- Hitoshi Arai, mathematician, professor at University of Tokyo
- Kanichi Asakawa, historian, professor at Yale University
- Shin Chiba, professor of political science at International Christian University
- Kunio Doi, professor of radiology at the University of Chicago 
- Hidenori Fujita, educational sociologist, former professor at University of Tokyo, currently professor at International Christian University
- Toshio Fukuda, scholar of robotics, professor at Nagoya University
- Kunio Anzai
- Tatsuo Taniguchi
- Kazuhito Koizumi, (Medical Doctor)
- Hideo Furuido, scholar of theatre arts, professor at University of Tokyo
- Tatsuro Hanada, sociologist of media, professor at University of Tokyo, currently professor at Waseda
- Kazuomi Hirakawa, geographer, professor at Hokkaido University
- Takebumi Itagaki, professor of Computer Architecture at Brunel University
- Takehiko Kamo (1942–1996), professor of political science at Waseda University and University of Tokyo
- Kang Sang-jung, scholar of history of political thought, professor at University of Tokyo
- Heita Kawakatsu, scholar of economic history, professor at International Research Center for Japanese Studies, President of Shizuoka University of Art and Culture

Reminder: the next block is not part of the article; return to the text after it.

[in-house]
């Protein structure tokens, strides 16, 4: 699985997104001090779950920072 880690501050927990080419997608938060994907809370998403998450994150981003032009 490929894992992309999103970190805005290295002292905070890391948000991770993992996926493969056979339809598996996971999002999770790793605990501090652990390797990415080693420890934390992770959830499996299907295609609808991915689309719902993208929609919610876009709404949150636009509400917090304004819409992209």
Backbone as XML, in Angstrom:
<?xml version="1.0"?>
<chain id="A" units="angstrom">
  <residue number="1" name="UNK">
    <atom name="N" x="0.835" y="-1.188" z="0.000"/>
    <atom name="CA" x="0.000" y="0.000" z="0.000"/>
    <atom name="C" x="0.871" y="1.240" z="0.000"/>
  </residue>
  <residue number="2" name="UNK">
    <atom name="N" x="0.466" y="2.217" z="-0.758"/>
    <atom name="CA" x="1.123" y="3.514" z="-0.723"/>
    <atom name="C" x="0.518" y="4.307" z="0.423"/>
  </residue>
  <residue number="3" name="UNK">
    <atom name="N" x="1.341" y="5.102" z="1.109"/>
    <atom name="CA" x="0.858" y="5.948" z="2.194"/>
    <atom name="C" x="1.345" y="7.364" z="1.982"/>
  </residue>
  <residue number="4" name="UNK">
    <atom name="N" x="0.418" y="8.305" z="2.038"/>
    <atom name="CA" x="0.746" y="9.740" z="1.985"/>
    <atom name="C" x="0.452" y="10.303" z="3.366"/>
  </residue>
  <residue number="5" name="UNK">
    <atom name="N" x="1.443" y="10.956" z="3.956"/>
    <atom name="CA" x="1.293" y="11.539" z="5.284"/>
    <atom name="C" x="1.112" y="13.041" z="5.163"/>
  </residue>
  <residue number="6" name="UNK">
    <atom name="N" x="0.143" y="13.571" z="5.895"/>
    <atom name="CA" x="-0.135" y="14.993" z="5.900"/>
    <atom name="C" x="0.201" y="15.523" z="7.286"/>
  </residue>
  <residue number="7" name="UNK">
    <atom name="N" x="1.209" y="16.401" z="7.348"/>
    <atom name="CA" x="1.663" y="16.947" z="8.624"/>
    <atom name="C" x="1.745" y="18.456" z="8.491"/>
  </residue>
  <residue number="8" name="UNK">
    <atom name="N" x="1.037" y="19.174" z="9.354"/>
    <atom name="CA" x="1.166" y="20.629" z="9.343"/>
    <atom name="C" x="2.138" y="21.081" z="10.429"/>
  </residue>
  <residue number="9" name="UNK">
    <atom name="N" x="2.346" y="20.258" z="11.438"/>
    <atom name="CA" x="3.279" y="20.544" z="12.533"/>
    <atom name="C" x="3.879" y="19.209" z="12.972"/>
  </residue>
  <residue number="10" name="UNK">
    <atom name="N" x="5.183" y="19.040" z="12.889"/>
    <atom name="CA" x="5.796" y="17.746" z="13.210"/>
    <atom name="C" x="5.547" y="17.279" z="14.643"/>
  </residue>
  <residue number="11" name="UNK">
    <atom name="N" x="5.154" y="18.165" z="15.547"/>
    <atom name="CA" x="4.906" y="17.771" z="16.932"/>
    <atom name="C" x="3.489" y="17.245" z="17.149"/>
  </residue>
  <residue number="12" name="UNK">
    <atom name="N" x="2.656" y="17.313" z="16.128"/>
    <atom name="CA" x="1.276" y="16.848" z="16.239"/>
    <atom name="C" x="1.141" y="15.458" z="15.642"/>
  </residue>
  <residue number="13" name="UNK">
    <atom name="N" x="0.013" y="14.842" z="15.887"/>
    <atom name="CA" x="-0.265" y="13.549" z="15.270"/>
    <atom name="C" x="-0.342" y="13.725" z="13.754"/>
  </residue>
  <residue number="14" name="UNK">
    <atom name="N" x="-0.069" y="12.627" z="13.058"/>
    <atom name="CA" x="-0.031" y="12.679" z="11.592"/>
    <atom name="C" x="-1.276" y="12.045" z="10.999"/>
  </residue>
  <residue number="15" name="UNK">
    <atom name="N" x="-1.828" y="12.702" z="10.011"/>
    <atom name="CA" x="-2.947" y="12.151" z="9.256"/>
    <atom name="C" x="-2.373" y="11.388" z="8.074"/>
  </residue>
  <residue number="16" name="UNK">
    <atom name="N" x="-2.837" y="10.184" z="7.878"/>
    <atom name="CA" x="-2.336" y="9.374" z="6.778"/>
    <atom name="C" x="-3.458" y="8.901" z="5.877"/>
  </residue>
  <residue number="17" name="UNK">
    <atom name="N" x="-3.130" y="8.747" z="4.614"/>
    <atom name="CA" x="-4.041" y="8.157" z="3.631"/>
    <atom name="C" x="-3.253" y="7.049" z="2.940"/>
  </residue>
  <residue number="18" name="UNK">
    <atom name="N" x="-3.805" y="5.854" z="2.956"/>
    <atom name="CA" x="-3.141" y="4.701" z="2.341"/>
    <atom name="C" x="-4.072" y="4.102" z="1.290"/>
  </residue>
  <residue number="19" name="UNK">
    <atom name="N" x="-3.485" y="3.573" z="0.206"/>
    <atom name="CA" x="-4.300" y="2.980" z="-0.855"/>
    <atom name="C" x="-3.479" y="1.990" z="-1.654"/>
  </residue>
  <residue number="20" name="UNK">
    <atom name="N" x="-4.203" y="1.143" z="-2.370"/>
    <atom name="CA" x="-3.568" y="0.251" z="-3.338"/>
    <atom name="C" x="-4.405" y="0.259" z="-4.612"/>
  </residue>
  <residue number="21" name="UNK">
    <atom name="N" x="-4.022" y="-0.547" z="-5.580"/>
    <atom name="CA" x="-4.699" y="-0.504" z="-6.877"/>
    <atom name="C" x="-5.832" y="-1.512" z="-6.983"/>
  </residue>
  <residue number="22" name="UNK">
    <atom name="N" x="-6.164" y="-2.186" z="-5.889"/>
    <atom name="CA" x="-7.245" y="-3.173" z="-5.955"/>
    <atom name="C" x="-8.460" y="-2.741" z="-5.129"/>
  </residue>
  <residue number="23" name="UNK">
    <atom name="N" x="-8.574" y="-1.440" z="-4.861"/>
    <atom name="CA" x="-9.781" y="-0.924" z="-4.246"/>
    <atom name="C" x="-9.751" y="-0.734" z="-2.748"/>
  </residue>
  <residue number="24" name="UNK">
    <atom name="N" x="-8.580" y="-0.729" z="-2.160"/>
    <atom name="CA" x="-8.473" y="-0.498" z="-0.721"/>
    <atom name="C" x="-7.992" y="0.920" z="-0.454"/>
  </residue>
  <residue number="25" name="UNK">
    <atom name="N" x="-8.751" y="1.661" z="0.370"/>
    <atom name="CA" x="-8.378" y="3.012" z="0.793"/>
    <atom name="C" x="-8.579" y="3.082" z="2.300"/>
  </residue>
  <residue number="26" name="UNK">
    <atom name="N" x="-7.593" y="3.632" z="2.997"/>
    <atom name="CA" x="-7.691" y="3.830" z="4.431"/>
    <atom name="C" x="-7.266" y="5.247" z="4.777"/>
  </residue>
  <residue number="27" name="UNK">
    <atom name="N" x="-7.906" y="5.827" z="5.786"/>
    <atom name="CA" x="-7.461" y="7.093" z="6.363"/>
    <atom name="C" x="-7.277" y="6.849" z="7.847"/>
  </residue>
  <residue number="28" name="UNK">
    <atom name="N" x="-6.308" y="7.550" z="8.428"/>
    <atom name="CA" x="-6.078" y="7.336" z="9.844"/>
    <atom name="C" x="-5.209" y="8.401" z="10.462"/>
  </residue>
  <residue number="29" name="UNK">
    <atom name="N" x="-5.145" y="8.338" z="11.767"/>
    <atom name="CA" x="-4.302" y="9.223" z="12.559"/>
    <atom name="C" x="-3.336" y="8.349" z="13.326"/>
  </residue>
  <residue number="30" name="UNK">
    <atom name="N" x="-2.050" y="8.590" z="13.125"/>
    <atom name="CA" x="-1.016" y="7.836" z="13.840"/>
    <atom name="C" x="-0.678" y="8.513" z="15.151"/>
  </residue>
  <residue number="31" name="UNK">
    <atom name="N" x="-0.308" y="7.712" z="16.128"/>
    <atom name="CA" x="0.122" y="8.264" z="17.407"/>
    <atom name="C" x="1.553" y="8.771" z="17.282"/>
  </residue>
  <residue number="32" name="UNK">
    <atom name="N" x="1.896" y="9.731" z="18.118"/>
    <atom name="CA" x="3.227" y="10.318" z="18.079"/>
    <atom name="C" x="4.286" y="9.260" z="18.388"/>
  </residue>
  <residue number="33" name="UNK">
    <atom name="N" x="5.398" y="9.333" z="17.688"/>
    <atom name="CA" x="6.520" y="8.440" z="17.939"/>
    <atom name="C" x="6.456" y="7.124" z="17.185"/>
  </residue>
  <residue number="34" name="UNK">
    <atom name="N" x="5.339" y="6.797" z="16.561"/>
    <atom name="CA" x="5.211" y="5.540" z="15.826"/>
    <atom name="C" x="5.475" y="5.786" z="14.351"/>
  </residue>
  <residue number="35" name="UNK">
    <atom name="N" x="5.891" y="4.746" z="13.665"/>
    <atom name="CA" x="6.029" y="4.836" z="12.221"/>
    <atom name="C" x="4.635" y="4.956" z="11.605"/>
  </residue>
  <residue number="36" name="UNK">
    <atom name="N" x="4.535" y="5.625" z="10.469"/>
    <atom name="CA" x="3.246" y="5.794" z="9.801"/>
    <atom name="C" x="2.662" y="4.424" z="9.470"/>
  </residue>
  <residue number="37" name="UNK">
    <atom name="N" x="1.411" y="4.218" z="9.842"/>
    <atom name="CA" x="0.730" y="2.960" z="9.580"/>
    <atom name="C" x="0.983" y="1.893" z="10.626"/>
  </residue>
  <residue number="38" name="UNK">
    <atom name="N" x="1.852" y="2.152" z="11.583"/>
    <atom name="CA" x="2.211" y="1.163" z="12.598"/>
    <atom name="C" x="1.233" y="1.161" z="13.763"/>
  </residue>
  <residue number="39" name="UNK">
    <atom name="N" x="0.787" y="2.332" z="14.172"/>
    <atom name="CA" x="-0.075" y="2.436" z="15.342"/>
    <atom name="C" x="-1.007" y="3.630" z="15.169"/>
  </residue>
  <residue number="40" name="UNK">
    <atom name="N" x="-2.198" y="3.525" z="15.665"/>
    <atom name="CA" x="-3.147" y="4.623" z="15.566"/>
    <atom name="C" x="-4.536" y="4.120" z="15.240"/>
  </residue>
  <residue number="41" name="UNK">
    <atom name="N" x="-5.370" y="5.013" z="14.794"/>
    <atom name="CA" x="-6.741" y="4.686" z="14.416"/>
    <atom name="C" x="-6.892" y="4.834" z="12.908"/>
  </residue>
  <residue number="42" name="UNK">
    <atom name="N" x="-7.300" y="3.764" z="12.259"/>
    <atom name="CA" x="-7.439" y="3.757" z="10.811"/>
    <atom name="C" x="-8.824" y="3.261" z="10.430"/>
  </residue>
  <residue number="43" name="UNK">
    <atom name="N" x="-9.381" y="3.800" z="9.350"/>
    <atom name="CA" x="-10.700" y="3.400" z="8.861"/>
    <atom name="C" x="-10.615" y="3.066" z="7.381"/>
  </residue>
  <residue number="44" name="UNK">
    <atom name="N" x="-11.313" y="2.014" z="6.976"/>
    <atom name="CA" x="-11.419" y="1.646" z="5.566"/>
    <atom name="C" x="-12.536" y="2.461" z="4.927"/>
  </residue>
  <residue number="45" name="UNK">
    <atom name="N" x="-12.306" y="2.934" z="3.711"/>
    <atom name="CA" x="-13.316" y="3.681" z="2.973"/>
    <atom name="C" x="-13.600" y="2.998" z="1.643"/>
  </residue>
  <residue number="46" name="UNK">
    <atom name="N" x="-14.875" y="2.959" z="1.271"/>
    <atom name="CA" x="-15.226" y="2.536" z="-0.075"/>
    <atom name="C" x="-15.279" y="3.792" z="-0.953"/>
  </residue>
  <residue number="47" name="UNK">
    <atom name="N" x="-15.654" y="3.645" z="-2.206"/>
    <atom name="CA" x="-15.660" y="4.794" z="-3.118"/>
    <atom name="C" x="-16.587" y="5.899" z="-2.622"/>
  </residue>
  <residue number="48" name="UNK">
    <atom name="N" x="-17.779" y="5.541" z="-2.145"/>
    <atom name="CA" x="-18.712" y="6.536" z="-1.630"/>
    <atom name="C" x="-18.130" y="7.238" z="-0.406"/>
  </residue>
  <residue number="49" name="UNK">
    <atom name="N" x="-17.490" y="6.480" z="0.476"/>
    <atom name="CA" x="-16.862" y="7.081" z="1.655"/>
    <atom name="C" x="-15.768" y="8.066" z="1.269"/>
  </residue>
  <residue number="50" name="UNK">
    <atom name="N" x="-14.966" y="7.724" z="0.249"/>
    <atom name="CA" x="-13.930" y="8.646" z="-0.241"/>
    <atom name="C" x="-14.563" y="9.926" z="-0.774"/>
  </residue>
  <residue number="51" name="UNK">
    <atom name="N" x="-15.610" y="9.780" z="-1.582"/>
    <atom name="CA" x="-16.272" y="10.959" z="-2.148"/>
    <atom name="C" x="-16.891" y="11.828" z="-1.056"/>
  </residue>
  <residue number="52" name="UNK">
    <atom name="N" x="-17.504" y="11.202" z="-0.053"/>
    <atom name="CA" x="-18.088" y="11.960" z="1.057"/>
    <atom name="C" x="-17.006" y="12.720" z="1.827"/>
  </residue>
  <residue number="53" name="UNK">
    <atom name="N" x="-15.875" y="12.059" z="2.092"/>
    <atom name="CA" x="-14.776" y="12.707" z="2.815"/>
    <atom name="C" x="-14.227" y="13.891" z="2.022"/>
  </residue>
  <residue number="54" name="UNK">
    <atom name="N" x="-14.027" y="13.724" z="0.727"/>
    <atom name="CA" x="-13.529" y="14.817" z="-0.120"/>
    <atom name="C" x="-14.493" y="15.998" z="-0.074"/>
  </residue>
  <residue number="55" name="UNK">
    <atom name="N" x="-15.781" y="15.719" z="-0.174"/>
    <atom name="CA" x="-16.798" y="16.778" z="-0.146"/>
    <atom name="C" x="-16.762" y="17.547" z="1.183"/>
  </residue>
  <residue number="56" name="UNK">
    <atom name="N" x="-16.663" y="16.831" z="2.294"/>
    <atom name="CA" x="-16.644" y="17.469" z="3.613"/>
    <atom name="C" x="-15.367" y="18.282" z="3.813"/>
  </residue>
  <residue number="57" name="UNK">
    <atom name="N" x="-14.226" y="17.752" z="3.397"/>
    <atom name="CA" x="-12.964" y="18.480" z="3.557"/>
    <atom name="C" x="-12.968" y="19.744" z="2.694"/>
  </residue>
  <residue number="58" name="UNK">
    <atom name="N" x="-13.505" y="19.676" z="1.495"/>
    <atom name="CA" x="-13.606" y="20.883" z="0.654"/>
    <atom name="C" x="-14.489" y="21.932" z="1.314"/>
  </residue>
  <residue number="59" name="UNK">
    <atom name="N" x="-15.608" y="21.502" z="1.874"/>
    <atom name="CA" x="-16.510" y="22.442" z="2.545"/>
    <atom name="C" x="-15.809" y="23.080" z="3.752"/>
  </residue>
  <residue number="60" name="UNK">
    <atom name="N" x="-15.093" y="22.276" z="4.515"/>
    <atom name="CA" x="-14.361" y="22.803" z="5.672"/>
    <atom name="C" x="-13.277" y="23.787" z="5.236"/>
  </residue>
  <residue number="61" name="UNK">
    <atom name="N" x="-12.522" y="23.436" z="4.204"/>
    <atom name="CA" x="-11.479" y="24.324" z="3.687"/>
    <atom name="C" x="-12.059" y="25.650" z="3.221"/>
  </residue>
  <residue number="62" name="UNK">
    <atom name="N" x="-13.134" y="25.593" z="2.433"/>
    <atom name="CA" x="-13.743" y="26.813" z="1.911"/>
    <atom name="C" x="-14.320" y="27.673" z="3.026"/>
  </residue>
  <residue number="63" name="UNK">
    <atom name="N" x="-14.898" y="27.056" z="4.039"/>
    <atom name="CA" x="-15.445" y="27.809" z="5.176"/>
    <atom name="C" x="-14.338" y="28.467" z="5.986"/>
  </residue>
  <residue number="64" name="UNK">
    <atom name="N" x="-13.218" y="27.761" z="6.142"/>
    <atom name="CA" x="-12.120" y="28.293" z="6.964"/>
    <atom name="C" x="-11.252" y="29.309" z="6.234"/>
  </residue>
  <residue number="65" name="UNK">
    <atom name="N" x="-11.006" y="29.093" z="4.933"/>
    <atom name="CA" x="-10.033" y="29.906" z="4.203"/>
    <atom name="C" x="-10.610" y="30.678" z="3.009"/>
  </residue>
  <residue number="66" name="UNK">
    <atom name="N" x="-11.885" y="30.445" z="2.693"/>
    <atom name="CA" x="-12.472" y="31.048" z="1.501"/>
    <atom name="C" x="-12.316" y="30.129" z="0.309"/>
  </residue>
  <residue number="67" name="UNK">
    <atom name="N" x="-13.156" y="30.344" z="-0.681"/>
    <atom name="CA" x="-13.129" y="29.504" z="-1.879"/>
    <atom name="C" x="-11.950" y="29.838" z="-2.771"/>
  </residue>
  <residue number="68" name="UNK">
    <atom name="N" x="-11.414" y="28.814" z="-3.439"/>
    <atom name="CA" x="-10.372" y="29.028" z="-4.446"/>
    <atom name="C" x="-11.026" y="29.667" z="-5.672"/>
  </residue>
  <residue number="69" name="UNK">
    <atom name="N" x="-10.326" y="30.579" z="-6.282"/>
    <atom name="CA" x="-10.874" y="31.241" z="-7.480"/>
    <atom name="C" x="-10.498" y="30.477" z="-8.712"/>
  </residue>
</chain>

- Toshihide Kobayashi, Chief Scientist at the RIKEN Advanced Science Institute 
- Hideo Kuroda, historian, professor emeritus at University of Tokyo
- Tien-Min Li (Chinese political historian)
- Ichiro Masaki, director of the Intelligent Transportation Research Center, Massachusetts Institute of Technology 
- Masako Mitamura, scholar of Japanese literature, The Tale of Genji expert, professor at Ferris University
- Tsunetsugu Muraoka (1884–1946), scholar of history of Japanese philosophy, professor at Tohoku University
- Masahiro Nei, professor of history of economic thought at Kyoto University
- Yoshio Nishi, professor of electrical engineering at Stanford University, the 2002 IEEE Robert N. Noyce Medal recipient 
- Toyohiro Nishimoto, archaeologist, professor at National Museum of Japanese History
- Ikujiro Nonaka, scholar of management, Knowledge Management theorist, co-author of The Knowledge-Creating Company, visiting professor at University of California, Berkeley
- Tetsuo Owada, historian, professor at Shizuoka University
- Shojiro Sakaguchi, law scholar, professor at Hitotsubashi University
- Minoru Sekishita, professor of economics at Ritsumeikan University